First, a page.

At the close of their Dublin meeting yesterday, delegates representing Amnesty International members worldwide voted in favor of taking up sex workers’ rights. Their vote authorizes Amnesty’s international board to adopt a policy to protect sex workers rights, including “the full decriminalization of all aspects of consensual sex work.”
“This is an important step for sex workers all over the world,” Luca Stevenson, coordinator of the International Committee on the Rights of Sex Workers in Europe said. The policy drew controversy in the weeks leading up to the meeting, when a draft leaked online. Opposition to the policy misrepresented its aims as legalizing or otherwise condoning abuse and violence.
“We really hope that those who have opposed Amnesty’s position in the past will reconsider their position and look at the evidence that criminalization of sex work is a key factor in our vulnerability to violence and abuse,” Stevenson told me. “We hope that this evidence-based decision by Amnesty will help other progressive organizations take a position to support sex workers’ rights.”
It’s not evident yet what power this evidence has with those who object to Amnesty’s policy because they are anti-sex work. Across social media, anti-sex work lobby groups like the Coalition Against Trafficking In Women and Demand Abolition repeated their points throughout the weekend meeting. At times, anti-sex work posts overwhelmed the Amnesty meeting hashtag, alongside posts from anti-abortion campaigners. An image of Amnesty’s candle logo circulated, the candle wrapped in barbed wire replaced by an erect penis.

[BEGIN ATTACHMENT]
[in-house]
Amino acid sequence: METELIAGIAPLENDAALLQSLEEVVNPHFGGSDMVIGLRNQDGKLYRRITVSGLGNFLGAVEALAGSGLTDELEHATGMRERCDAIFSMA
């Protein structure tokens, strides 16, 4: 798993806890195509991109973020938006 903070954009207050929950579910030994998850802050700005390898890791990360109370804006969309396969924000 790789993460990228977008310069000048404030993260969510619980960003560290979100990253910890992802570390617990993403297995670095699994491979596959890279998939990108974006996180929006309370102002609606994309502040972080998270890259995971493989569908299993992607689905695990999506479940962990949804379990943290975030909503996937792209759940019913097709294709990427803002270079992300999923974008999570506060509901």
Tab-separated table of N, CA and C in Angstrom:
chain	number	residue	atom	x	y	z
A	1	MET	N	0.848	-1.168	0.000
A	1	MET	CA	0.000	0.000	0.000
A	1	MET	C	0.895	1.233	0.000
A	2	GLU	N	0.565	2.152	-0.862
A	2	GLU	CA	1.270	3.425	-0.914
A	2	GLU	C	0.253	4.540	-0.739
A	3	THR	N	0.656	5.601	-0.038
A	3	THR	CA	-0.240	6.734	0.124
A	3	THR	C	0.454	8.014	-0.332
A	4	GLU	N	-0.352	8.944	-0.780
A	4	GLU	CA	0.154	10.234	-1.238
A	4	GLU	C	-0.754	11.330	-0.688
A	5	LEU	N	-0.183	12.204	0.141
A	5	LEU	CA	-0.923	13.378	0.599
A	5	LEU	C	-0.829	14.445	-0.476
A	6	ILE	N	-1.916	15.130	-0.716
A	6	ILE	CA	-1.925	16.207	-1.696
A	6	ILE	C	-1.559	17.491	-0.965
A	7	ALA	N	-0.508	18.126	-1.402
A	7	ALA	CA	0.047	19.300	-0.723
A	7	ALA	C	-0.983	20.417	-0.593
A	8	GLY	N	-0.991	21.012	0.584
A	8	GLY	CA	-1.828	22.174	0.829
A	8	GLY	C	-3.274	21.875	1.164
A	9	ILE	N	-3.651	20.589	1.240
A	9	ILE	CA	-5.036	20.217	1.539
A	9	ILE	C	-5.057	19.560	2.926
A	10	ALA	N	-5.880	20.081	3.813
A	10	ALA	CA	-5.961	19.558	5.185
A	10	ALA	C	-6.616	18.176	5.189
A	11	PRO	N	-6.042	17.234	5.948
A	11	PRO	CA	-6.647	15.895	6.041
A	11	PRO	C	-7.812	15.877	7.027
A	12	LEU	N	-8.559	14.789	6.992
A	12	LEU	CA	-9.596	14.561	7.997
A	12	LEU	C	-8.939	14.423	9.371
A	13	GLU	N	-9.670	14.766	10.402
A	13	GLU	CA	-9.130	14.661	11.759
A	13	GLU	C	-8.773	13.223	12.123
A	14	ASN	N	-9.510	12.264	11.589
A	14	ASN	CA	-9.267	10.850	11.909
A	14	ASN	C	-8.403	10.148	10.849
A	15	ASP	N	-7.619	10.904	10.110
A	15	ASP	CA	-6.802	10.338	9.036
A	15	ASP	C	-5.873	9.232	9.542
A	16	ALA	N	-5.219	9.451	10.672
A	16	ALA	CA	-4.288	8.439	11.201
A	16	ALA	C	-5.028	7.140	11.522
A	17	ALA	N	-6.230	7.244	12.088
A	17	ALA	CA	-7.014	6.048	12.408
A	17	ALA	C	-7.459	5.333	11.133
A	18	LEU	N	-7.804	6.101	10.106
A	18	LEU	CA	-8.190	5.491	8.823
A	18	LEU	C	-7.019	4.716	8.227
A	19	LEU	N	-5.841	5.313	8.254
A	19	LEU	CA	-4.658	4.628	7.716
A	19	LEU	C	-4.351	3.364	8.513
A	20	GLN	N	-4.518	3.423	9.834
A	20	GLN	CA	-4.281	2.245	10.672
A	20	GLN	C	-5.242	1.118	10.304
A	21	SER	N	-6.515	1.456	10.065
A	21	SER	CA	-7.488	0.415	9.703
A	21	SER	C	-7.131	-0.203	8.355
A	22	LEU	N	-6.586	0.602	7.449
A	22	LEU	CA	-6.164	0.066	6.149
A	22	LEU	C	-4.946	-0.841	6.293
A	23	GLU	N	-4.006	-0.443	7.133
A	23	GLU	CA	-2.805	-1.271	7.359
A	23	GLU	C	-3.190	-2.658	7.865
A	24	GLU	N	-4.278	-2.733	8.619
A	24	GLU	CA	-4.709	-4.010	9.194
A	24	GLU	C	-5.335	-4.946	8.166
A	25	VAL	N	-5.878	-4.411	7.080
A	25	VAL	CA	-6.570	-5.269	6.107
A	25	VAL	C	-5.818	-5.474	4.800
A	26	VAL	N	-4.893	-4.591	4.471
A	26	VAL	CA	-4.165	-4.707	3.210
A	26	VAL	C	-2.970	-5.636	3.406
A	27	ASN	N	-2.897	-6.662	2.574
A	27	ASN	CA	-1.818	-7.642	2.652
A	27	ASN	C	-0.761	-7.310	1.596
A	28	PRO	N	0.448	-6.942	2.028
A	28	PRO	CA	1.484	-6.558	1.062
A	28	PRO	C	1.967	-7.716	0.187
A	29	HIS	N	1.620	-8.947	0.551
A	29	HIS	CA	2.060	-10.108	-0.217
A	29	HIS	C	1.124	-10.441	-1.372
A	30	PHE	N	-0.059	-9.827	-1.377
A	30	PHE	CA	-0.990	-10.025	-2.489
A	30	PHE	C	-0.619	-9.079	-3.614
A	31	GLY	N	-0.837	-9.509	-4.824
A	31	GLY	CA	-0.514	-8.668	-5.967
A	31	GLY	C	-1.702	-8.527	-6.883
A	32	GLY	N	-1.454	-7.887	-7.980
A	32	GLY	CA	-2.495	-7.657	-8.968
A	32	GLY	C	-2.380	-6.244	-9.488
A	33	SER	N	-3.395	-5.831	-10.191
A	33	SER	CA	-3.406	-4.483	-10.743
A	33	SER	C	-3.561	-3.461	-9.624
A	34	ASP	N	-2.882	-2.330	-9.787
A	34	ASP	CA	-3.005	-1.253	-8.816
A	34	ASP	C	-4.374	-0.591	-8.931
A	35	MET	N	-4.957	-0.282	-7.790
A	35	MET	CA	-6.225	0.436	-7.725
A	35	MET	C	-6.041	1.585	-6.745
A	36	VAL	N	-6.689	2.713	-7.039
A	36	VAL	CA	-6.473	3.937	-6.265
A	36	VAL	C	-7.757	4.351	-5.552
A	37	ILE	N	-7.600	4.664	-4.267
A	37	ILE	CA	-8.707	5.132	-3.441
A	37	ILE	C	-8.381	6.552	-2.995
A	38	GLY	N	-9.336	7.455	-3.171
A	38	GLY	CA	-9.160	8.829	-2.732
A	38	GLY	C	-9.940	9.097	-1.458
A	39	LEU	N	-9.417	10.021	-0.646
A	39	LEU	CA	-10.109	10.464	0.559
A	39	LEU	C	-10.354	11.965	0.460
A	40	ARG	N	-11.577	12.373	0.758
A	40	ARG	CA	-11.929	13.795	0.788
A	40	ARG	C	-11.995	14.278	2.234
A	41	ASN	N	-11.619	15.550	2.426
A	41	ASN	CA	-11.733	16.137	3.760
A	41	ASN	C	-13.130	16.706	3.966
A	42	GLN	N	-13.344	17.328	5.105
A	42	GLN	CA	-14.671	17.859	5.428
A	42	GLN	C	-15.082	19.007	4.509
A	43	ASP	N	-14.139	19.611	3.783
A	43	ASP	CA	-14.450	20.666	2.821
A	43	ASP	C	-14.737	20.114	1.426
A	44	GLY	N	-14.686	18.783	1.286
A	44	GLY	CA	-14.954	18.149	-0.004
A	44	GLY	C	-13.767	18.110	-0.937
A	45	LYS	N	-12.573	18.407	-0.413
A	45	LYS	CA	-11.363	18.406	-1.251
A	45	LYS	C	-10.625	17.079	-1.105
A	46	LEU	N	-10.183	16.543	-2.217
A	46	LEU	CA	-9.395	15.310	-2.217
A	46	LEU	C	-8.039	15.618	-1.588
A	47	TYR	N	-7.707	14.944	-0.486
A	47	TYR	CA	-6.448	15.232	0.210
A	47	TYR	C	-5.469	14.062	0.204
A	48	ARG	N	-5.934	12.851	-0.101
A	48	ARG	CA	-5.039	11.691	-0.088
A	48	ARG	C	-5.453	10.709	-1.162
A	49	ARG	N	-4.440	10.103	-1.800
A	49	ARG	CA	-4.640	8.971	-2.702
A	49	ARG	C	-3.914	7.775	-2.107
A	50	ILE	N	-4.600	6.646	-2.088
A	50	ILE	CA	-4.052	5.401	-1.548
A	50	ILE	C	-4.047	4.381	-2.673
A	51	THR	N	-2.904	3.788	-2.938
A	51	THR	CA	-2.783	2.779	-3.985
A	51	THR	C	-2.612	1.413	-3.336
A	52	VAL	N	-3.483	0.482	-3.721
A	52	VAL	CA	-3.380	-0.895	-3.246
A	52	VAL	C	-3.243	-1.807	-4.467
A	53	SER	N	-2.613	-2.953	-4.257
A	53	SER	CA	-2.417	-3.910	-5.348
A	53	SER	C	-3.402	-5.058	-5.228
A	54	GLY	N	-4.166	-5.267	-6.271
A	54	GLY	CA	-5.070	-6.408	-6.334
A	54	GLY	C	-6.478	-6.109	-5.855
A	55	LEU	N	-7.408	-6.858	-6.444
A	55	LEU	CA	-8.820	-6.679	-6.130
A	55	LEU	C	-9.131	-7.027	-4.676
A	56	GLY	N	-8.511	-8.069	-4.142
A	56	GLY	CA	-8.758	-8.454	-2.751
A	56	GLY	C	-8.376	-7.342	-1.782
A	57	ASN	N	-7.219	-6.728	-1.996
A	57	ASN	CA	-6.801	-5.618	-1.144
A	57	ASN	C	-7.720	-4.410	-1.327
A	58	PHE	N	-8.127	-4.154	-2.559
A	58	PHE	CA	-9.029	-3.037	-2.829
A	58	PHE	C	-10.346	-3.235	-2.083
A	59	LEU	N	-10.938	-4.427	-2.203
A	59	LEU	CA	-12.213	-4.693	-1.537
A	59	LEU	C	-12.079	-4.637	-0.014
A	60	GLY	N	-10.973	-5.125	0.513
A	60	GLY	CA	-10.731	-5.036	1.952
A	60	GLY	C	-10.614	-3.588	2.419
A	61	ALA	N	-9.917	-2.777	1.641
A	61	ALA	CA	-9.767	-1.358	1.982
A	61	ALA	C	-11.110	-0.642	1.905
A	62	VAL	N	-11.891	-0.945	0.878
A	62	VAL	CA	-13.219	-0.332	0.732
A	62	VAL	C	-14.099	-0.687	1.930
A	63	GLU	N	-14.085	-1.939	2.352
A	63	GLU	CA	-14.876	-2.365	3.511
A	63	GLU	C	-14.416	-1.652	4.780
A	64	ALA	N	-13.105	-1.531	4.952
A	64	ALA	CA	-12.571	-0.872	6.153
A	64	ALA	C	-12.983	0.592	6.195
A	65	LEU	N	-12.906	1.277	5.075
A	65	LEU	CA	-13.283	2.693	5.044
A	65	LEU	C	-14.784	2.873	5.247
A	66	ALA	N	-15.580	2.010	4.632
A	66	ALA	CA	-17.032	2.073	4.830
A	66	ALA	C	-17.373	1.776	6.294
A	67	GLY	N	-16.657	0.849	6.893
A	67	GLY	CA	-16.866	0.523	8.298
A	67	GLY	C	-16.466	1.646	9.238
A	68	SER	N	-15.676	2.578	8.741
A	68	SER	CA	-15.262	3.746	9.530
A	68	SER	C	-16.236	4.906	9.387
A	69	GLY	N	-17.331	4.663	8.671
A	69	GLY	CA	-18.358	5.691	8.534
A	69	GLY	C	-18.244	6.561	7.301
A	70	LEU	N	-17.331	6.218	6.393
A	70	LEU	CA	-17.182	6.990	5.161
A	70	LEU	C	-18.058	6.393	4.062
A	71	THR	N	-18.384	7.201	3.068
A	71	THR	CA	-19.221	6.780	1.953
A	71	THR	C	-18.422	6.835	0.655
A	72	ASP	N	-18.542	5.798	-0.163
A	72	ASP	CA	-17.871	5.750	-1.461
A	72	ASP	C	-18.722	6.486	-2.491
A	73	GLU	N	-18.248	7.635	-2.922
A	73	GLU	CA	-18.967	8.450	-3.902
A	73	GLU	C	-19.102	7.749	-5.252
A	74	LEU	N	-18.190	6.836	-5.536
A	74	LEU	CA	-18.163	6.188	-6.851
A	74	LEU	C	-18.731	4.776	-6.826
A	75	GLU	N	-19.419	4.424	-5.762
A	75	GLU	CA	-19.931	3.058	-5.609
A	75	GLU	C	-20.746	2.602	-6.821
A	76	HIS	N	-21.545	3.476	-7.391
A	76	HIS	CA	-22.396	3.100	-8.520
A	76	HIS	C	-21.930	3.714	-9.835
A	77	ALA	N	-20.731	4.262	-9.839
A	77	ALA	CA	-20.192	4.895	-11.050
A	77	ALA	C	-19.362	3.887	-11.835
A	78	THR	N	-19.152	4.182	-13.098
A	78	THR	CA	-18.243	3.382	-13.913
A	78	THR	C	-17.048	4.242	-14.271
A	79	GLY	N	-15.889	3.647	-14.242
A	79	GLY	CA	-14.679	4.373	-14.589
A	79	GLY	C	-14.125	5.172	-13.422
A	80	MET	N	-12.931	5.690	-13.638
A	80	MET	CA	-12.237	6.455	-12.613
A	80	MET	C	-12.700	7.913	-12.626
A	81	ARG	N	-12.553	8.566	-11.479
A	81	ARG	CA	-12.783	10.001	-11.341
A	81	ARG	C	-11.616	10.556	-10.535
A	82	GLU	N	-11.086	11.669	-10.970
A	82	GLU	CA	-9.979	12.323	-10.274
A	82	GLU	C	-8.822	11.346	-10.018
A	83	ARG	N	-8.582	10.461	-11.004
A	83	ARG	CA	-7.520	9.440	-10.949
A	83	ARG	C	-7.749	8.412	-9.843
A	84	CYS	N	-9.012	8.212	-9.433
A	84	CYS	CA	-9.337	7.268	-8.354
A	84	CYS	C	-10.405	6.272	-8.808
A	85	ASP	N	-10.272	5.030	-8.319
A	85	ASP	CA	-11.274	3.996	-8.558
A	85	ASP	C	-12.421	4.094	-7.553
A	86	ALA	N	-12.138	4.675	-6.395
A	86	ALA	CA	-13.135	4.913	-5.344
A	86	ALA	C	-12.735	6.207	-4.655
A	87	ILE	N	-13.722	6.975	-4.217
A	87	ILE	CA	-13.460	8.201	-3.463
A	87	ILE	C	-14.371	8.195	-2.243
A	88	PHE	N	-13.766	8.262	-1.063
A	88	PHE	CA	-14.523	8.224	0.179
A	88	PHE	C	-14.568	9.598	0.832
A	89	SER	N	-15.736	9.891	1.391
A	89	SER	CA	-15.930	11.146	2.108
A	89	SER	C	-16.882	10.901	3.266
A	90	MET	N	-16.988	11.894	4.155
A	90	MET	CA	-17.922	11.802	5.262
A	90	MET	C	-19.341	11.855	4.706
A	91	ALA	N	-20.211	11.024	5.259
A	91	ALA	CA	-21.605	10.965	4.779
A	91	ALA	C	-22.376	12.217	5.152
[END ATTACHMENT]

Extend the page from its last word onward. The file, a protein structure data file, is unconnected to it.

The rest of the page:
Yesterday Amnesty released a short video responding directly to their opposition in a montage of headlines like “Amnesty International says prostitution is a human right – but it’s wrong” and claims that Amnesty’s decision would “make sex trafficking easier.”
“Prostitution is not a human right, but sex workers have human rights,” Amnesty’s Deputy Europe Director Gauri van Gulick replied in the video. “We know that gender inequality and other forms of inequality and discrimination are pushing, forcing people into the sex industry. We believe that you cannot punish those who are there, who are driven to sex work, by criminalizing it and in fact taking away choices. We believe we need to work on gender inequality more broadly and that’s what we stand for.”
By backing decriminalization, of course, Amnesty has not changed any law; their policy sets the groundwork for campaigning by Amnesty’s members and national sections. It’s this that could be a substantive boost for sex workers’ rights advocates. “Along with many other sex workers in Canada, I hope our win today at Amnesty International will lead Canada toward decriminalization,” said Morgan M. Page, a Canadian trans sex work activist. Canada’s 2014 anti-sex work law, dubbed the “Protection of Communities and Exploited Persons Act,” is modeled on the anti-sex work laws in Sweden and Norway. Though these laws are often described as “decriminalization” by their supporters, sex workers’ rights advocates—and now Amnesty as well—have shown they still criminalize sex workers and expose them to police violence.
“Amnesty’s support of decriminalization is a huge win for trans sex workers across the world who face a heavy burden of criminalization,” Page added, “but who are largely ignored by the Rescue Industry”—a term coined by anthropologist Laura Agustin, used by sex workers’ rights advocates to describe those organizations set up to get sex workers to leave sex work, and who also lobby for laws against sex work. These are also some of the organizations—like Eaves in the United Kingdom, and Breaking Free in the United States—who oppose Amnesty’s support for decriminalization.